Police Accountability: Deasey v. Slater No. 19-1085

Issue Presented: Whether, for purposes of qualified immunity, a merely “sufficiently analogous” case is enough to show that the law is “clearly established,” or whether something more is required, i.e., a “closely analogous” case finding the alleged violation unlawful. If the Supreme Court agrees to hear Deasey v. Slater, the Court will determine how closely case precedents must mimic the alleged violation in jurisprudence concerning qualified immunity, which will impact the degree of police accountability in cases of alleged misconduct.

Facts and background: Sheriff's deputies allegedly killed Joseph Slater, who suffered from mental illness and drug addiction, via asphyxiation as they were attempting to arrest Slater. A unanimous panel at the trial court ruled the deputies’ actions to be unconstitutional based on case precedents, thereby stripping them of qualified immunity. Though a Ninth Circuit panel voted to not review the lower court’s ruling, Ninth Circuit Judge Daniel Collins dissented, claiming that the circuit precedent used in the majority opinion is not similar enough to the case at hand.

Impact from the 2019-2020 Term

For more cases from the 2019-2020 SCOTUS arguments, check out our previous SCOTUS Term in Review pages (Fall 2019, Winter 2019, Summer 2020).

Native American Affairs: McGirt v. Oklahoma

Oral argument & decision dates: Argued on May 11, 2020; decided on July 9, 2020.

Issue Presented: 
Whether a state can prosecute an enrolled member of the Creek Tribe for crimes committed within the historical Creek boundaries.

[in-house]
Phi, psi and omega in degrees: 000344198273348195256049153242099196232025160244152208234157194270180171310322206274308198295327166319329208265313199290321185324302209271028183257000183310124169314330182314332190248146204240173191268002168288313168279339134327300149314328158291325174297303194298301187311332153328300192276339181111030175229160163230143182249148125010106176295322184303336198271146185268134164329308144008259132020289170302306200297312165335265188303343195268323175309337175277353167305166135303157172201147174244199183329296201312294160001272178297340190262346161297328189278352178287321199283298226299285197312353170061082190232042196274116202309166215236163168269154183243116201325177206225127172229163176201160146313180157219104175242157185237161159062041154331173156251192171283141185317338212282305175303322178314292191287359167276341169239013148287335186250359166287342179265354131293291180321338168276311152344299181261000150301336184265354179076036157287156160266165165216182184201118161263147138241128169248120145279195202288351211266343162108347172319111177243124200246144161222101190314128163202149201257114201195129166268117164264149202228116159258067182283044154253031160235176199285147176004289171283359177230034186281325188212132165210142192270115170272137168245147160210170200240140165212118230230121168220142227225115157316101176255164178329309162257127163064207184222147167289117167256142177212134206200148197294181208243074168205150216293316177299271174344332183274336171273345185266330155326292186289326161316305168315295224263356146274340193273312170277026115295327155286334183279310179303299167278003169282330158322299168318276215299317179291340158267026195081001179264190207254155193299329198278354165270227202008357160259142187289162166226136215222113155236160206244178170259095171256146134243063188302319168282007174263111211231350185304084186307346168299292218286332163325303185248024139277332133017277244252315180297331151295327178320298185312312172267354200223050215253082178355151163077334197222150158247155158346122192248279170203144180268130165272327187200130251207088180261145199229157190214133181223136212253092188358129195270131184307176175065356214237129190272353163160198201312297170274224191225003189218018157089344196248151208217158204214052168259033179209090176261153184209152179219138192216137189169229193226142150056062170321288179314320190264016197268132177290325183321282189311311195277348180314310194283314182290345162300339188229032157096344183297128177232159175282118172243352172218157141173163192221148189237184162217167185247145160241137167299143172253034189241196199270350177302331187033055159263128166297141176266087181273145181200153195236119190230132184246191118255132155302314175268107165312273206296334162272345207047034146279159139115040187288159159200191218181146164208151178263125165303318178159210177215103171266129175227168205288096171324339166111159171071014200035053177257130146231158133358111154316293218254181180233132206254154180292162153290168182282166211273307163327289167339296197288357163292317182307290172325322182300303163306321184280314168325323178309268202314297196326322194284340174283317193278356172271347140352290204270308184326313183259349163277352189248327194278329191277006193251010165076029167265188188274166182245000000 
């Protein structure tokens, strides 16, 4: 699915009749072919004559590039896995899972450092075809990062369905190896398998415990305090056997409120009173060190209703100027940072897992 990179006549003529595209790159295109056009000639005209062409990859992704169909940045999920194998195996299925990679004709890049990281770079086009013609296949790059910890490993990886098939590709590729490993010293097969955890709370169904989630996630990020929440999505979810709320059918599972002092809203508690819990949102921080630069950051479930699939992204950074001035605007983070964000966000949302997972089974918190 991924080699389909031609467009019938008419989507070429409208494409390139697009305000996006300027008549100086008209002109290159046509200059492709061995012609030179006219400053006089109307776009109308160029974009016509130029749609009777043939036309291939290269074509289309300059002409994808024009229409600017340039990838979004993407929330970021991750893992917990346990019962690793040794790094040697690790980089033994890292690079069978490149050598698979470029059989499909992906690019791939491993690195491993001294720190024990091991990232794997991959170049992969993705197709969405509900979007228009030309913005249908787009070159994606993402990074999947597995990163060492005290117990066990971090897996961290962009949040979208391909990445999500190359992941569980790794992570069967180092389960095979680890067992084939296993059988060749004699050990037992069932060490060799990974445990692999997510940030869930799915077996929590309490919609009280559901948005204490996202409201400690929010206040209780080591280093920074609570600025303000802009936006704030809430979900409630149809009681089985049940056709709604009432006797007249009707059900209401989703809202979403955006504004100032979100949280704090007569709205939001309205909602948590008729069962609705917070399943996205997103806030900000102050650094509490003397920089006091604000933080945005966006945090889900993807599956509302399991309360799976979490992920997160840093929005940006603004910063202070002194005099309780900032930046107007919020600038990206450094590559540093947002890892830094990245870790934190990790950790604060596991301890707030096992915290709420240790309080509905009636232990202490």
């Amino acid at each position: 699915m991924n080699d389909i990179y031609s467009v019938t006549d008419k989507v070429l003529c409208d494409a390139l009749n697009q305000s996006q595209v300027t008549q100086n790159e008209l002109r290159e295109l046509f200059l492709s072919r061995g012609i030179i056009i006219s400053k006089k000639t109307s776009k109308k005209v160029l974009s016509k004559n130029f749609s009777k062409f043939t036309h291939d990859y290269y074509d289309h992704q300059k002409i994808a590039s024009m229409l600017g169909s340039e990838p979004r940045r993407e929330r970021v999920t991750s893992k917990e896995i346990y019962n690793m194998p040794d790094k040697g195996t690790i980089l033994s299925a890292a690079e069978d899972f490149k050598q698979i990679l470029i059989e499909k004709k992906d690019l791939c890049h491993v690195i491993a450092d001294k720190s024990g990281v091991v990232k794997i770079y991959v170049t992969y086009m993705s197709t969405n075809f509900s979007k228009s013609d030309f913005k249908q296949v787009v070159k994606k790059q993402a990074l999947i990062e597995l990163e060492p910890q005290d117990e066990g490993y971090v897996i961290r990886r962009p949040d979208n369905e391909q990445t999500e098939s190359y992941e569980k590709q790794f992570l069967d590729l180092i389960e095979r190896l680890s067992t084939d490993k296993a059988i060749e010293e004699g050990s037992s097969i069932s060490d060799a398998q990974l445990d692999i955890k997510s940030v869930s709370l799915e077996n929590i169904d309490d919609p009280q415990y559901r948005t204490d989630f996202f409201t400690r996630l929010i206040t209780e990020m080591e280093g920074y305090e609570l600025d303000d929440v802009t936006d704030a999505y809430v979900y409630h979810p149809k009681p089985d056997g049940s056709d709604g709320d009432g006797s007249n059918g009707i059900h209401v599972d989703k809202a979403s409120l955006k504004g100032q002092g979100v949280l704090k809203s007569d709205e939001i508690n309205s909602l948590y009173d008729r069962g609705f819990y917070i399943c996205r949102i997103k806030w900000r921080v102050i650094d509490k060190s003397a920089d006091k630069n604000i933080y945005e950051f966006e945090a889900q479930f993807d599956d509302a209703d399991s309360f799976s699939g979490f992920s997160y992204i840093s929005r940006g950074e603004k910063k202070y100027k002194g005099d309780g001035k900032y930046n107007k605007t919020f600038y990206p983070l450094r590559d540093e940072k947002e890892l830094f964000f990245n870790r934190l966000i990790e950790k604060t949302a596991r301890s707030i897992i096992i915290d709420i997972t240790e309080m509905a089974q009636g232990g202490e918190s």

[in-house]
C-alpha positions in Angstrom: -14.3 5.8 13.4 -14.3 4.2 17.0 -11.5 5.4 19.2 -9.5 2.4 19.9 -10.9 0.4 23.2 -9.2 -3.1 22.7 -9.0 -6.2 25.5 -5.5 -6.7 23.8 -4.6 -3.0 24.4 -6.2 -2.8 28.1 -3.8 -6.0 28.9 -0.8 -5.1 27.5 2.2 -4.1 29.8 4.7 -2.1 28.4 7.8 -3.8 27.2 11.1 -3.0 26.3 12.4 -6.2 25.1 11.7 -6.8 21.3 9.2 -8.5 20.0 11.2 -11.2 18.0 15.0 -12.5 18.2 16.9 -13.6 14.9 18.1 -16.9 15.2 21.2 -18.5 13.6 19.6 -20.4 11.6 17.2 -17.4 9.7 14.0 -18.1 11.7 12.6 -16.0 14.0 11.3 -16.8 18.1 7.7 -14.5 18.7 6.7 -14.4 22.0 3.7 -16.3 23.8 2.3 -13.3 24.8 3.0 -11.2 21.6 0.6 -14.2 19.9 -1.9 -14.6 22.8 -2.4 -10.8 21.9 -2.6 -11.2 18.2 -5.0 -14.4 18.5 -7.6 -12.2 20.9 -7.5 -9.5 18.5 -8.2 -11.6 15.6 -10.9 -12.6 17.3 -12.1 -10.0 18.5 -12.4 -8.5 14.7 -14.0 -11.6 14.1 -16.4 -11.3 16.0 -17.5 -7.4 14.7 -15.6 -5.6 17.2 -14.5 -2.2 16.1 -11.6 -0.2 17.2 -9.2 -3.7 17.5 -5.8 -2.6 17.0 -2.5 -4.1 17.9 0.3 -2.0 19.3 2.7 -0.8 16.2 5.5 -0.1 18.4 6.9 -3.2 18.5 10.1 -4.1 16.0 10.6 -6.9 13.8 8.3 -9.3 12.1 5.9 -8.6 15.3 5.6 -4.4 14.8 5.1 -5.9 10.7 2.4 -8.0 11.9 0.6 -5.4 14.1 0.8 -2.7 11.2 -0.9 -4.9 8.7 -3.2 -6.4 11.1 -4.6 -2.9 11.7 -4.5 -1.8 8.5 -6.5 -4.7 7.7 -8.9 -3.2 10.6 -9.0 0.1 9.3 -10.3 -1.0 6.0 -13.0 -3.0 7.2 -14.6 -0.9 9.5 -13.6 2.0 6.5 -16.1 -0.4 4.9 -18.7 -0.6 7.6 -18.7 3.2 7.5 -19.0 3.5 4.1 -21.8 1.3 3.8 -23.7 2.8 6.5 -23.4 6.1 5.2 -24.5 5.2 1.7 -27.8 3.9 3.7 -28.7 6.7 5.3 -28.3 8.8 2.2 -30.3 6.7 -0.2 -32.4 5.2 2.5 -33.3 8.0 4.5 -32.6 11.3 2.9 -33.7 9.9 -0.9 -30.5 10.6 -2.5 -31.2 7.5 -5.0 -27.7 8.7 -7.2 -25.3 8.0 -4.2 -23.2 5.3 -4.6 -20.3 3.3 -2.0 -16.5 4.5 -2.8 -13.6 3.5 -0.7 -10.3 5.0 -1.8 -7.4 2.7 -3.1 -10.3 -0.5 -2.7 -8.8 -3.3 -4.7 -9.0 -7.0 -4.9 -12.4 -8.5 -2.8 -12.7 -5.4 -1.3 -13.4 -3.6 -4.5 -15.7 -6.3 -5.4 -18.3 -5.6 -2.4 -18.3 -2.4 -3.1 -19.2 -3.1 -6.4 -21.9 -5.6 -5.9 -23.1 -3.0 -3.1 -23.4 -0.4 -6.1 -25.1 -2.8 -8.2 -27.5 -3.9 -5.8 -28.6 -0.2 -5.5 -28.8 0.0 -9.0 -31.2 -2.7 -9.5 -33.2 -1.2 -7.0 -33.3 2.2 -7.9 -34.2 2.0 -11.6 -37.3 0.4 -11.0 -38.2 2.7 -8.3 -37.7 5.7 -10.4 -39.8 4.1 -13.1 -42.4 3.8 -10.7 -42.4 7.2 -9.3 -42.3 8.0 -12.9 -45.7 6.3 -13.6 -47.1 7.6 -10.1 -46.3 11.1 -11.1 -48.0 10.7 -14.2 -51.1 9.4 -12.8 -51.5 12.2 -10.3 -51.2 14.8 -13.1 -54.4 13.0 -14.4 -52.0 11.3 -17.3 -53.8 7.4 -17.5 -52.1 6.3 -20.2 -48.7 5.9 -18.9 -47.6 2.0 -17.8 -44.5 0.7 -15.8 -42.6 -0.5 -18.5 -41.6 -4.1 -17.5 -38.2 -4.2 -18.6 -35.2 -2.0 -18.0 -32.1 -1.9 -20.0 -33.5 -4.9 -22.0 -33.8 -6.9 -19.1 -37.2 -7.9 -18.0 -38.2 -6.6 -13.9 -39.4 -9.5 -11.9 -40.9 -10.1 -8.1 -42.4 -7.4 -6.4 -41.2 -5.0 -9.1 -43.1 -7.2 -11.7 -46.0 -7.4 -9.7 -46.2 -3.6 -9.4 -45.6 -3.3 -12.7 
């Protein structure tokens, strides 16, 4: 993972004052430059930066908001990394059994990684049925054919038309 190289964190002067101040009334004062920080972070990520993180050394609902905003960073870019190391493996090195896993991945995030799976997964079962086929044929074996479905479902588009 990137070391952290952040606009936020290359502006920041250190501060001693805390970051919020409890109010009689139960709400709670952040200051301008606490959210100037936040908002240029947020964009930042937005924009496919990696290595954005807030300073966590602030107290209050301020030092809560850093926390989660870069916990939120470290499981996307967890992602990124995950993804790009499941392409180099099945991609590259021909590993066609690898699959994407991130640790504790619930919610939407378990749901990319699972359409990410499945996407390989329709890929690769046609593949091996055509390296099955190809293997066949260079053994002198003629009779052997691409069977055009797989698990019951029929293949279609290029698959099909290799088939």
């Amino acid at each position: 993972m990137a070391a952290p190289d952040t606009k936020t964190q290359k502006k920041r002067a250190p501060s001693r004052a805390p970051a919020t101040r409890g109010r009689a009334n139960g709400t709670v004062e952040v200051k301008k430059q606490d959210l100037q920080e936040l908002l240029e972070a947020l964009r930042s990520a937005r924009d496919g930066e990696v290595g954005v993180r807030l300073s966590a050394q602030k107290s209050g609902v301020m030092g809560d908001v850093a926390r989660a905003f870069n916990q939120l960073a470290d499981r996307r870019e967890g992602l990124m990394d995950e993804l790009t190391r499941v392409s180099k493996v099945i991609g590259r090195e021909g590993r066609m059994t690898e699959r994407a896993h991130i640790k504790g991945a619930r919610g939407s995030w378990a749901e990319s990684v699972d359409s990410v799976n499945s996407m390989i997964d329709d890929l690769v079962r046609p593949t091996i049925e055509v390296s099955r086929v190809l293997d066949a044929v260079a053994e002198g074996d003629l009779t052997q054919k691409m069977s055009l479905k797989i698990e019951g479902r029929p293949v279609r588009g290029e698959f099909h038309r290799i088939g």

Facts and Background: 
Jimcy McGirt, a member of the Creek Nation who was convicted of sex crimes against a child by the state of Oklahoma, argued that Oklahoma could not exercise jurisdiction over him because under the Indian Major Crimes Act. The facts of the case are discussed in more depth in the Summer 2020 SCOTUS Term in Review.

In McGirt v. Oklahoma, the U.S. Supreme Court held that for the purposes of the Major Crimes Act, land throughout much of eastern Oklahoma, reserved for the Creek Nation since the 19th century, remains a Native American territory.

The decision in McGirt produced both beneficial and negative consequences for Native Americans. In Justice Gorsuch’s majority opinion, he reaffirmed the promises made by the U.S. government to Native tribes, concluding “We hold the government to its word.” This opinion calls on the federal government to keep promises made to Native Americans even if the price of keeping them is great—a significant victory for Native American rights.